When that fool who goes by the name Lee Nelson handed a P45 to Theresa May at the Conservative conference, he was seen to have driven another nail into the prime minister’s political coffin.
But it is arguable that he inflicted less obvious but ultimately greater damage on Boris Johnson.
A key element of his prank was the notion that he had handed Mrs May her employment notice at the behest of London’s former mayor.
Nelson then turned and gave Boris thumbs up, the punchline being that he is a disloyal schemer.
This would be an embarrassing implication in any situation, but is devastating in the context of Boris having reportedly already alienated Tory MPs with his shameless manoeuvrings, followed by his ostentatious, almost sarcastic-sounding, protestations of loyalty to Mrs May.
Prior to the prime minister’s keynote address to the Tory conference on Wednesday, it seemed to me that if it went well she should then move to sack the first minister who flagrantly stepped out of line.
The 1922 Committee of Tory MPs was reported to have been willing to endorse a sacking if necessary. Mrs May could even have been candid in her reasoning, and said: “Look, I know my position is weak after the election disaster but I cannot run a government, let alone negotiate Brexit, if I do not have the clear outward support of all my ministers.”
Such a move might have ended her career but it might also have restored faith in her and secured her premiership for a few more years.
Then events intervened: the prankster, the coughing fit and the lettering falling off the stage backdrop behind her.
I wonder if the coughing was made worse by the prank. It became noticeable after that humiliation. She had been ill prior to the speech, but her body might have lost its ability to suppress that once she lost her nerve.
Regardless of the exact reason why her cough worsened, Mrs May cannot feasibly sack a minister now that her position has been weakened even further than it was on Wednesday morning.
Even so, I am one of the dwindling number of people who still thinks she should stay on.
Her shortcomings have become painfully apparent since April but have been greatly exaggerated, particularly by observers who do not care for her politics.
There does not seem to be anyone who is more suited to Downing Street just now. Not many politicians could navigate six years at the helm of the Home Office, as she did.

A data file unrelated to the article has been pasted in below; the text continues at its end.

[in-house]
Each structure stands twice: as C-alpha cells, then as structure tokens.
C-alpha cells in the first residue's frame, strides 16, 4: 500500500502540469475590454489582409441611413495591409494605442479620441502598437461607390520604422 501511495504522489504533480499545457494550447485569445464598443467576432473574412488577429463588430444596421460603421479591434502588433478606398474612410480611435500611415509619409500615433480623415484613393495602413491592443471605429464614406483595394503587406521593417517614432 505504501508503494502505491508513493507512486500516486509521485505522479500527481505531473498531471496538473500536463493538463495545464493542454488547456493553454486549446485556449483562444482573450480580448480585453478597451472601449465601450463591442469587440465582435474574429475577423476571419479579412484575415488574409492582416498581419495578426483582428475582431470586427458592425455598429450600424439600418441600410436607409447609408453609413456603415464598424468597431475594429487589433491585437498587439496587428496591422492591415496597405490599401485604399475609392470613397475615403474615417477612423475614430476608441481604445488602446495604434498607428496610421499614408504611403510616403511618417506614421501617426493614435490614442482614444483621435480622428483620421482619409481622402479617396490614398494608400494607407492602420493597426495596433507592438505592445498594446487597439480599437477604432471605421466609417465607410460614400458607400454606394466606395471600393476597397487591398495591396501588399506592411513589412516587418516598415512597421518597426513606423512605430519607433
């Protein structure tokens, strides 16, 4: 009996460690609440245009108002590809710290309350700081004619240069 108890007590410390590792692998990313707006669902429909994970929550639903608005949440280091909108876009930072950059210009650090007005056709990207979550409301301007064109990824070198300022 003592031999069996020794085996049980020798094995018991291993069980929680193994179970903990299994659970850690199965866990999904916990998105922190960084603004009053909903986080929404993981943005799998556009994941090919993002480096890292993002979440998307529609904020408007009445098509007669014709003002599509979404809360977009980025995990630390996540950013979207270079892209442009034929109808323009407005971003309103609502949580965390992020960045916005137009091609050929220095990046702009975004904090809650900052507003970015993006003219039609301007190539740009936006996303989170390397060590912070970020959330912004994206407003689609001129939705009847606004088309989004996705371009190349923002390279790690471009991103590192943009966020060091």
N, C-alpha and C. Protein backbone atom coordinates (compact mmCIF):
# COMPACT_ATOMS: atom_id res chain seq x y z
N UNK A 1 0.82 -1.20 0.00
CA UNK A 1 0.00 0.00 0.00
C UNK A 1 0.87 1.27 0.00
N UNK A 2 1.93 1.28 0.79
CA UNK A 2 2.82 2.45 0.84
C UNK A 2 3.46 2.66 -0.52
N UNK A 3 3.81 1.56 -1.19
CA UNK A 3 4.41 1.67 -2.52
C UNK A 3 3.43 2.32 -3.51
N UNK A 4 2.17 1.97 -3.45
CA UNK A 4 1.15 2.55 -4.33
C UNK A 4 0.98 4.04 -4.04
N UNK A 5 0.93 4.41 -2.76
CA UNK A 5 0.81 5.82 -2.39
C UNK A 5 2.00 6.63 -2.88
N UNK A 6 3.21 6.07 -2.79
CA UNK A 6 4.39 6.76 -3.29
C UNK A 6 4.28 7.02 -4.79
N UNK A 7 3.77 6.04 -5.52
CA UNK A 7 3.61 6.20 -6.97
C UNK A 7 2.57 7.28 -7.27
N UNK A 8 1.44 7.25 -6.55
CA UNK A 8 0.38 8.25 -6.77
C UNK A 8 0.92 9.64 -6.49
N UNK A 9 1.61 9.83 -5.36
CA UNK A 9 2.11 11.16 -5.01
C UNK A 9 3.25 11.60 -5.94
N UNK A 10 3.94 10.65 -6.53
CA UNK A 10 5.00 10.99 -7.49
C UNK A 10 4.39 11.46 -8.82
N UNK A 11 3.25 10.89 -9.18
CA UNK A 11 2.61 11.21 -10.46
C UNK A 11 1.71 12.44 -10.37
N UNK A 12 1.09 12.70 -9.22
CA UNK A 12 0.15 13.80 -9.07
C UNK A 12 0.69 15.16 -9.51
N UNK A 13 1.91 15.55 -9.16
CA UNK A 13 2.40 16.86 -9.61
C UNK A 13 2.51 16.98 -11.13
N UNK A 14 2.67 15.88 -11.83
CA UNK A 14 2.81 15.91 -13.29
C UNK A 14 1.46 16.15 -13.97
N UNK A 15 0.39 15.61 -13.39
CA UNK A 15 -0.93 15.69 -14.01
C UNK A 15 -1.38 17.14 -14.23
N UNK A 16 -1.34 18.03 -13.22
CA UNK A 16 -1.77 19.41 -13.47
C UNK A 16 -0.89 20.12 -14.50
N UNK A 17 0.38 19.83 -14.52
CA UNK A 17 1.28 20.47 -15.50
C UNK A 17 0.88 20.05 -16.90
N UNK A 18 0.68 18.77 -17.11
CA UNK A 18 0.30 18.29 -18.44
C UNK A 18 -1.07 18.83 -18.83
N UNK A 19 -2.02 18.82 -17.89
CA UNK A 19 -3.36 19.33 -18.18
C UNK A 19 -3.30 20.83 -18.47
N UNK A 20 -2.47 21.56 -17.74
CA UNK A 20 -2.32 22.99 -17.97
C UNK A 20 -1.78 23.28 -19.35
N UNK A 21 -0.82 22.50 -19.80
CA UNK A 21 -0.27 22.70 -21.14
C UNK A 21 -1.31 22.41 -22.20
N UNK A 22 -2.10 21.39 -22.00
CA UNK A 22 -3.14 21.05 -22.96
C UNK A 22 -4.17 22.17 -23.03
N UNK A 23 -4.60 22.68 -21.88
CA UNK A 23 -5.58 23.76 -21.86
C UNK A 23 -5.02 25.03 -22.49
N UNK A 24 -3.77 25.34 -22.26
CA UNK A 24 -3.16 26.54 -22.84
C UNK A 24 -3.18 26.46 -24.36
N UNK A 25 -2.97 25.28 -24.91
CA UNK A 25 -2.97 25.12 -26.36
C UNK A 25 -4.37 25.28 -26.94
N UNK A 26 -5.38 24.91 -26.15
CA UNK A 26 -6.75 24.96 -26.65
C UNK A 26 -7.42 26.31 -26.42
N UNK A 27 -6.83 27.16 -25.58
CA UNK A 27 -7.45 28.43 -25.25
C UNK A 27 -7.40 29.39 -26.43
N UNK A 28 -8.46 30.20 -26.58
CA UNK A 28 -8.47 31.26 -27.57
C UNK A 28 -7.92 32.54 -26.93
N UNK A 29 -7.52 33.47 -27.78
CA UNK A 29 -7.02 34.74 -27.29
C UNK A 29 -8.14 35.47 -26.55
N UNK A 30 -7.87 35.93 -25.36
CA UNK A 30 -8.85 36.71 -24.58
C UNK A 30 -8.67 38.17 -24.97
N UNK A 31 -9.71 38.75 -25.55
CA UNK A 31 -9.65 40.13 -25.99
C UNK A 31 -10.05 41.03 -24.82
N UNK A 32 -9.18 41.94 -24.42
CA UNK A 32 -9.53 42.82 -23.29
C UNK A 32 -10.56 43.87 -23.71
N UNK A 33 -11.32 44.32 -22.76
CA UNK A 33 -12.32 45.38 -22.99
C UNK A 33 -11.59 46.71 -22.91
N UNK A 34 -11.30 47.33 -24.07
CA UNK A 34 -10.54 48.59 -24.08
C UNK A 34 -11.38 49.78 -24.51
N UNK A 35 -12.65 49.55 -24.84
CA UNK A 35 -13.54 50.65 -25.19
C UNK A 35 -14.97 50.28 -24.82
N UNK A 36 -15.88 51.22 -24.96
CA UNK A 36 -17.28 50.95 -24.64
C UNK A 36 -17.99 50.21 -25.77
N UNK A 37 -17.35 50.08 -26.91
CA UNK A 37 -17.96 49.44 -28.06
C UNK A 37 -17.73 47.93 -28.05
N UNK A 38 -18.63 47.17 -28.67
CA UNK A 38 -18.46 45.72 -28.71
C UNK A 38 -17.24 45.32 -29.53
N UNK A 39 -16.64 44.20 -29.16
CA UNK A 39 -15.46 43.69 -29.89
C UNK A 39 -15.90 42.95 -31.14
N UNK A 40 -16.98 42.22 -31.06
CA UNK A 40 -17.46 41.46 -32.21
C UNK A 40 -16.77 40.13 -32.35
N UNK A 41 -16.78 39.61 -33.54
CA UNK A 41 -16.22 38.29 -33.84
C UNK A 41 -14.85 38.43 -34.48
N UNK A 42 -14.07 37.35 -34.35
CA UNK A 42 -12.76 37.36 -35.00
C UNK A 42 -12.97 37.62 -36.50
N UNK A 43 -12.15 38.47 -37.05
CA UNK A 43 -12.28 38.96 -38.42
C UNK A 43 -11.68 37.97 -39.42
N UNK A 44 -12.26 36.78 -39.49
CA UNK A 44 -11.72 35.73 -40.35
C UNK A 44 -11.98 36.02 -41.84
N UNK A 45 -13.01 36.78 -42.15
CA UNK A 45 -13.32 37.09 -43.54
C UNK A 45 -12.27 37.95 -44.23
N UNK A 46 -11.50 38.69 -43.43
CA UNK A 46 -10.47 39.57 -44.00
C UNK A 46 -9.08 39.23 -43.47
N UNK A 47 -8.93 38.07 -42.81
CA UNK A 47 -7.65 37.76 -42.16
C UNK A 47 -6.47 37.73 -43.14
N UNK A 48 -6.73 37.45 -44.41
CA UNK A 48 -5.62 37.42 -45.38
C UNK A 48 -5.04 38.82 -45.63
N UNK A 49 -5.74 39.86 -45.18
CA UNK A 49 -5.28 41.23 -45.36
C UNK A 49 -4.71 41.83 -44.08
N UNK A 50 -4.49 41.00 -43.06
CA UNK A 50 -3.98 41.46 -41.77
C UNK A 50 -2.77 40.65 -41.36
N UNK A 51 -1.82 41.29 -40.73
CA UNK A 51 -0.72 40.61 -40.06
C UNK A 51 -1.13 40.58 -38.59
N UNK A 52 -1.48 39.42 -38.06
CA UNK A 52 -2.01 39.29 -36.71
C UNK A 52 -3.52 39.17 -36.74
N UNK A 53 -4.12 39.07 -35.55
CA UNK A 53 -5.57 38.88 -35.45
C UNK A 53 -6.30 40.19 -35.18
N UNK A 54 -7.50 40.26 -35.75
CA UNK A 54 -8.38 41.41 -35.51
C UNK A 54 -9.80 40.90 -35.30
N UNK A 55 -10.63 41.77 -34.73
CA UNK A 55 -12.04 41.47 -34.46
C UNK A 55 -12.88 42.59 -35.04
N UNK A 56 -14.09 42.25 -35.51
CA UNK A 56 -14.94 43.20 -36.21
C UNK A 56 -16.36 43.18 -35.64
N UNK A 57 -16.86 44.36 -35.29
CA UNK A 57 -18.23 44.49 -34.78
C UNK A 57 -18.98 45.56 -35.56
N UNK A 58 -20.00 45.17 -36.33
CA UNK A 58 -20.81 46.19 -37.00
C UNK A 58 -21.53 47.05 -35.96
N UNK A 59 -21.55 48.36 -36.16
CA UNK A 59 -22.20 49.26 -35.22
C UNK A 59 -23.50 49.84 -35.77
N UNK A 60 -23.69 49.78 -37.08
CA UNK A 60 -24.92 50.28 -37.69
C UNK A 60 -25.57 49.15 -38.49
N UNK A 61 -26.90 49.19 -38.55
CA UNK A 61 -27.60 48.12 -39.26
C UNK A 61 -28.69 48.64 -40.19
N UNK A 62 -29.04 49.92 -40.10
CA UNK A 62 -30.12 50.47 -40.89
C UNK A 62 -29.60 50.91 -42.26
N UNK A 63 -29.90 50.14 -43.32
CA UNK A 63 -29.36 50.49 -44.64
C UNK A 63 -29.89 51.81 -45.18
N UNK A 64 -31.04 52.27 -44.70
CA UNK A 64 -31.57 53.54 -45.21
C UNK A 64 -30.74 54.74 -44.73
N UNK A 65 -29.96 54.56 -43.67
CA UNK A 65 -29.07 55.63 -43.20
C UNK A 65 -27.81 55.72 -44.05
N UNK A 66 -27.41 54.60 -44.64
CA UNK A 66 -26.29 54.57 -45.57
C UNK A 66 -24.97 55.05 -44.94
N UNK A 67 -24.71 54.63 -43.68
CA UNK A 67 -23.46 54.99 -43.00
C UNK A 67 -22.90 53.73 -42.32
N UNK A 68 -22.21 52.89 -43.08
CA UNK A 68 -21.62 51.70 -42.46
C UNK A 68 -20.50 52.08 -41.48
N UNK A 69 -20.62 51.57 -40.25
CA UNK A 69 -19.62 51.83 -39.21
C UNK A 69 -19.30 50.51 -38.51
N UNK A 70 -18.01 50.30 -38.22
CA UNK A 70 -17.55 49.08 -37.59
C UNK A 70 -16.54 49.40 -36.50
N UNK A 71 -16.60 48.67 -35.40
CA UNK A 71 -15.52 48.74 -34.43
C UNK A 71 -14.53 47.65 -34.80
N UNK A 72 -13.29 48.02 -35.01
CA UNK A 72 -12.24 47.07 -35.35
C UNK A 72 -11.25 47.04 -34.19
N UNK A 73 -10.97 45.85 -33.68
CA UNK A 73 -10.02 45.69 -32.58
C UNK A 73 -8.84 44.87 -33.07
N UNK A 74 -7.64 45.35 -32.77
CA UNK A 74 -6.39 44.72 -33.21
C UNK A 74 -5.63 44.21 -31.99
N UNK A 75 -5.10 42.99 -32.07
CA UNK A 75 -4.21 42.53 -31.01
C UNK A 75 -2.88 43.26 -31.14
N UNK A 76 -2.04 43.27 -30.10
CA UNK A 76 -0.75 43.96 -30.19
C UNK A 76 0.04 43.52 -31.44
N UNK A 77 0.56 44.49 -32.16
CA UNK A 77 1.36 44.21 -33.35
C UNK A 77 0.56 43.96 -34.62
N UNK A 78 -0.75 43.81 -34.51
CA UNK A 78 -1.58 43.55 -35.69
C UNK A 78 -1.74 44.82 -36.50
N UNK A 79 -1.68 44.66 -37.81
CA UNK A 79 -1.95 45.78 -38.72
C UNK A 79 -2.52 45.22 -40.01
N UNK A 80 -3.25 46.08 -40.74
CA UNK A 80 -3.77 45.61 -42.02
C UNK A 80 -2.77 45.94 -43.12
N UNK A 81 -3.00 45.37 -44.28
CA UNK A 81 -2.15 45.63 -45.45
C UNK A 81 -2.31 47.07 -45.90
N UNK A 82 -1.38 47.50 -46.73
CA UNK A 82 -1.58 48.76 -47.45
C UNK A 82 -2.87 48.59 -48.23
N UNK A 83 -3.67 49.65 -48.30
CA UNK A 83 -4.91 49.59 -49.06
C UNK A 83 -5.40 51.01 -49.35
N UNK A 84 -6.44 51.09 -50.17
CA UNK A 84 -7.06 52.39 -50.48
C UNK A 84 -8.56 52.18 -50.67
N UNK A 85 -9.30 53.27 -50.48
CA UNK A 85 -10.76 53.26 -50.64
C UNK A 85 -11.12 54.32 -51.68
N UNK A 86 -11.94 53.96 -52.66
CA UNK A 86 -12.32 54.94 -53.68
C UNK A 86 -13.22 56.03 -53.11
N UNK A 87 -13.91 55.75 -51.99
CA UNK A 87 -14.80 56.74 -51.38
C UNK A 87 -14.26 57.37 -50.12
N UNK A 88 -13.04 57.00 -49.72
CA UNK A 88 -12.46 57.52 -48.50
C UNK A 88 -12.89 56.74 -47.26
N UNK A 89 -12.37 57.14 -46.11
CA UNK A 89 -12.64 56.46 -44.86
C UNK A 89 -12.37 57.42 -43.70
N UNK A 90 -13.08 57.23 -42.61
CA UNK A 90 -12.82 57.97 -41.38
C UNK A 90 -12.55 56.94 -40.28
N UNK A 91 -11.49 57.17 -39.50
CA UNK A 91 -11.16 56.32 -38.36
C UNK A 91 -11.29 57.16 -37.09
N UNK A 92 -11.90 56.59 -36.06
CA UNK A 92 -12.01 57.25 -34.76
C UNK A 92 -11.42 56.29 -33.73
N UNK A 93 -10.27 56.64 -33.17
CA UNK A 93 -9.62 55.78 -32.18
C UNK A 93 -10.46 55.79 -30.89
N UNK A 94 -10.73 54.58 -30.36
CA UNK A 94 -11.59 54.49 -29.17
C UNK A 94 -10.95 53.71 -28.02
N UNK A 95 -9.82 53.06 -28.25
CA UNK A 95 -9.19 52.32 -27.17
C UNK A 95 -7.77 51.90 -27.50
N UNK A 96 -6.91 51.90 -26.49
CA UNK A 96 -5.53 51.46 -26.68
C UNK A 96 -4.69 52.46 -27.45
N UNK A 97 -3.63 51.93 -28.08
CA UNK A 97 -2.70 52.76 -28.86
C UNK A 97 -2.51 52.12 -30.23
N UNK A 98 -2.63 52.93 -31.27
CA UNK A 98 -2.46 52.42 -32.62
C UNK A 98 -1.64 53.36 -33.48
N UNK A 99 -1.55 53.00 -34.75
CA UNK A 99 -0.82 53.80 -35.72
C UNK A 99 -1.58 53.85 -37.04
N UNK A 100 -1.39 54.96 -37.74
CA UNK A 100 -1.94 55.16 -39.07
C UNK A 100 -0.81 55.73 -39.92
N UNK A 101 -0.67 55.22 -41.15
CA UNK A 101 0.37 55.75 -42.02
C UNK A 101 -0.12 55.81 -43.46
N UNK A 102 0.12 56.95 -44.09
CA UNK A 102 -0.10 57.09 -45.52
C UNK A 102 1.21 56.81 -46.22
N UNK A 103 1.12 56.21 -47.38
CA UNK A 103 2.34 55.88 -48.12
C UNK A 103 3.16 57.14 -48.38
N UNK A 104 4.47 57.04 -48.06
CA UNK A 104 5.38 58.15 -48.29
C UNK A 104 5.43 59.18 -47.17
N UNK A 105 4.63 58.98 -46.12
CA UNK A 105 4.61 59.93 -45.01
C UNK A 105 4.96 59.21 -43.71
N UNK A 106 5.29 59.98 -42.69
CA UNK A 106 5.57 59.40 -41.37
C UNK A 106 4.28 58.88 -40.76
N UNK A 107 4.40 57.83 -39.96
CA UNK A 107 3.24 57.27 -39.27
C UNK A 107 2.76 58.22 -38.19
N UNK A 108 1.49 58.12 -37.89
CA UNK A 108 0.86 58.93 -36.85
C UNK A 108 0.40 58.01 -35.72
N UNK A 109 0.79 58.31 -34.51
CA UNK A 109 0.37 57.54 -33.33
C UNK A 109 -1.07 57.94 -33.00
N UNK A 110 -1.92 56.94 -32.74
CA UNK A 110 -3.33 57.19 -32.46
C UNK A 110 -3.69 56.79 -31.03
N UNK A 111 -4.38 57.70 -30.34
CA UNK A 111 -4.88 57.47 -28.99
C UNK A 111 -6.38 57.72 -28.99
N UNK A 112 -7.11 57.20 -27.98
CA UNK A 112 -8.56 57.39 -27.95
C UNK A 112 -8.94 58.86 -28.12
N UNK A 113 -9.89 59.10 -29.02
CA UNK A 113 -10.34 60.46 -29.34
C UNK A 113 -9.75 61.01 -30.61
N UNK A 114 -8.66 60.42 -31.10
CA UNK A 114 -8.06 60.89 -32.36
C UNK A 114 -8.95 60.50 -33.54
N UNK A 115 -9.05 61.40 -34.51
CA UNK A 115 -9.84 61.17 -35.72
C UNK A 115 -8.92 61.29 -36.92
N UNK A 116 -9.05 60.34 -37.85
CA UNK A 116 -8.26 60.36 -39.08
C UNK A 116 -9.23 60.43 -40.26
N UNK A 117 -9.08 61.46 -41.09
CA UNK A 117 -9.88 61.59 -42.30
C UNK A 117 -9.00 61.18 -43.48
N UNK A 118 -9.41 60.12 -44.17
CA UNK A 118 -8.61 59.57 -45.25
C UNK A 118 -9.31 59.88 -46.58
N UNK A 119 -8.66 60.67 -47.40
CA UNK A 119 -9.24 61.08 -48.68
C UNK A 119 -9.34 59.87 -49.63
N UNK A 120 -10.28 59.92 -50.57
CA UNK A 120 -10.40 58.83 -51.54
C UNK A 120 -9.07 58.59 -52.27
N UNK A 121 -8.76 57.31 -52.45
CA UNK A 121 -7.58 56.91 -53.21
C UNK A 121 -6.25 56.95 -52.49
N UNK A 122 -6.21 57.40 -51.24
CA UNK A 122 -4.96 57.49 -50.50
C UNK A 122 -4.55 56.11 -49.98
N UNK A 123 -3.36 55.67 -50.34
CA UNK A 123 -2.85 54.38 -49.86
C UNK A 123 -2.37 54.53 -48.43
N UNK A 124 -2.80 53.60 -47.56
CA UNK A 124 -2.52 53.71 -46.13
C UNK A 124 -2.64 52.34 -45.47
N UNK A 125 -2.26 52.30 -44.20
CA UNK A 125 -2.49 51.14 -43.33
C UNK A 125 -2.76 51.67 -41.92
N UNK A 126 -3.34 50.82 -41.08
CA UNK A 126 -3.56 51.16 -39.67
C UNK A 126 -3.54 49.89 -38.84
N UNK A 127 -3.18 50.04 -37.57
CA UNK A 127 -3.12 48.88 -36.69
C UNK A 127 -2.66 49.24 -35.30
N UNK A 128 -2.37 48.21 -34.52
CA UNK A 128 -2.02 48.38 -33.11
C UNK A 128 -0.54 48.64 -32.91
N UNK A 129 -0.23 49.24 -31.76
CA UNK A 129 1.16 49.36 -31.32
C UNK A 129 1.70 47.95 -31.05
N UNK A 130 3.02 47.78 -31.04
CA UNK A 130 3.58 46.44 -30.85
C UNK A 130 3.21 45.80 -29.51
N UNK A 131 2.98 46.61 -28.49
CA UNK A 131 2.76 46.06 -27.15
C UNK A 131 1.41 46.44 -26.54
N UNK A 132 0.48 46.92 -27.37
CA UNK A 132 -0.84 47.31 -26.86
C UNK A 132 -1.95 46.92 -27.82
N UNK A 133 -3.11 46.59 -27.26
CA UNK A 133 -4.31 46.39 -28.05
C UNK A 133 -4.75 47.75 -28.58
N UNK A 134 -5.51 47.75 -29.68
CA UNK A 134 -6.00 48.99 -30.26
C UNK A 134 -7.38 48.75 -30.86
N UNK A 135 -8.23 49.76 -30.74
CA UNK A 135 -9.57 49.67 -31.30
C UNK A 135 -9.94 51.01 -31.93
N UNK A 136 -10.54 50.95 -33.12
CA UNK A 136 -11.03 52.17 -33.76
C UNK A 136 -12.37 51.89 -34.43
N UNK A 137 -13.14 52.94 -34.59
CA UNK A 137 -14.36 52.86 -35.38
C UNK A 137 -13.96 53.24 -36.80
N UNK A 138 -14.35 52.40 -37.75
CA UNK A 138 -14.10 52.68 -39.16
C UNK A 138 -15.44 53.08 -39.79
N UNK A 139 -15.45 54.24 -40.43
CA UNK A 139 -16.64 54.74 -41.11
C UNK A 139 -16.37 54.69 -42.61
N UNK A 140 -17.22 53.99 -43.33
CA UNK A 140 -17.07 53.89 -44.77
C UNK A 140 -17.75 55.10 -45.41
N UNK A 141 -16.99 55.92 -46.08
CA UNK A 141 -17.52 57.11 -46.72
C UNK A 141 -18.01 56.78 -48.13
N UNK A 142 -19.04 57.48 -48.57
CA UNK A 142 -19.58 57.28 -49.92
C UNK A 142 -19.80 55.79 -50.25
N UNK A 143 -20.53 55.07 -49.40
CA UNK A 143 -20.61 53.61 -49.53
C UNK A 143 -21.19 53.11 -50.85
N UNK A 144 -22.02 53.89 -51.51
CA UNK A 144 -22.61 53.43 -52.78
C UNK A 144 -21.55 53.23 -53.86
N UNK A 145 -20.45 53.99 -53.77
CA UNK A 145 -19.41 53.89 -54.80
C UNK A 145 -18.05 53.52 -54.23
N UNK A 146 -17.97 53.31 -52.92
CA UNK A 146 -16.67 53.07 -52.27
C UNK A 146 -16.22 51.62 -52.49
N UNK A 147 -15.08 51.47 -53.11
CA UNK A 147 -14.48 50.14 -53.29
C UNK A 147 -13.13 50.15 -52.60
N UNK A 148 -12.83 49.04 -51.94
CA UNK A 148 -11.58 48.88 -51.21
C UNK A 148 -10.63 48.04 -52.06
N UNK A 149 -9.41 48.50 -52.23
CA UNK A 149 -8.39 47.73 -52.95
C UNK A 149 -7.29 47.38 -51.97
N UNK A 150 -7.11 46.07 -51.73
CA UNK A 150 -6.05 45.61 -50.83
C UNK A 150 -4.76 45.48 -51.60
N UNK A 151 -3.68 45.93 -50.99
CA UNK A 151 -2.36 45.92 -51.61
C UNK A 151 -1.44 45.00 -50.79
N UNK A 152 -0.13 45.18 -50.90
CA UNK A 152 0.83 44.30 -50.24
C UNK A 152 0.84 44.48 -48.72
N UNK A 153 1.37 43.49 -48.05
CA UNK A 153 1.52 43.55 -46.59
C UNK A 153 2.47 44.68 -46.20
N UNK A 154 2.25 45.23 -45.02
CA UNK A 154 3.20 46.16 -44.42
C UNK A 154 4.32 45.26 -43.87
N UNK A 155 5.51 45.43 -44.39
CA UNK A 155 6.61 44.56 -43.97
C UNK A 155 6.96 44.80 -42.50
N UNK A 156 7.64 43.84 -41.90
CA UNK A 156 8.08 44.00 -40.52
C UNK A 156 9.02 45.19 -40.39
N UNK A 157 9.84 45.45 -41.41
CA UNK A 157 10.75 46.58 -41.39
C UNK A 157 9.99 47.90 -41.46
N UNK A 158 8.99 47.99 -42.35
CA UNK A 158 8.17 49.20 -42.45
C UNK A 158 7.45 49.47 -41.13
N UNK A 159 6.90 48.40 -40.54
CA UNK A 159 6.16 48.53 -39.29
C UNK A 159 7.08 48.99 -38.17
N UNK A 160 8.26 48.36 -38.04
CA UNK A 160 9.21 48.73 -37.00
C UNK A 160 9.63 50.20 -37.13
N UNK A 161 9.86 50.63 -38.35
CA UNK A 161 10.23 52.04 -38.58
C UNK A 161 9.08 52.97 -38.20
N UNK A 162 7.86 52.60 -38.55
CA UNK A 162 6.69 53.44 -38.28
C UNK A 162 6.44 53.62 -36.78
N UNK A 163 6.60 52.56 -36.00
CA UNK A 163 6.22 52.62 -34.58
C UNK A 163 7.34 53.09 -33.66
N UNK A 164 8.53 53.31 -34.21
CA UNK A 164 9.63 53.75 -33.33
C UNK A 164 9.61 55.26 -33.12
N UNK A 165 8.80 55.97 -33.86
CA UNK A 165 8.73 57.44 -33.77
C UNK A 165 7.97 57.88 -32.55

The Tories could find someone who seems at first glance a better leader but quickly proves a disaster.
If global events have taught us anything in recent decades they have taught us that very few people possess the strange mix of abilities and qualities that are needed to run large and complex organisations – and there is nothing more large and complex than a rich nation.
As the British government staggers on, the delighted EU negotiators are slowly turning the screw.
The advice of people such as the former governor of the Bank of England Mervyn King is increasingly pertinent in such chaotic circumstances: that the UK must make clear that it is prepared to crash out of the EU without a deal if the alternative is a bad one.
I think the same thing about unionism, which is not in as good a place as it seemed after the election, now that the government is teetering on the brink of collapse caused by Tory civil war.
The DUP looked so keen to strike a Stormont deal after the March election that it appeared only to embolden Sinn Fein.
It is not as if the DUP was praised for its responsible stance. The great and the good urged ‘both sides’ to compromise, even when SF had red lines and the DUP had none. Gradually it has come to look as if the DUP will not in fact simply fold to those demands (thank goodness).
There are risks for the DUP in holding out, but there comes a point when you have to take such risks (applying a similar logic to the Tory party, Michael Portillo says that while a leadership election is risky for the Conservatives, there is now no alternative).
Unionism across the UK will come under further pressure if the crisis in Catalonia leads to it quitting Spain (a scenario that would be certain to end unhappily, because Madrid would not accept it).
But separatists can overplay their hand. Ruth Davidson’s rise in Scotland was a response to Nicola Sturgeon pushing too far. Sinn Fein might yet have done the same.
• Ben Lowry (@BenLowry2) is News Letter deputy editor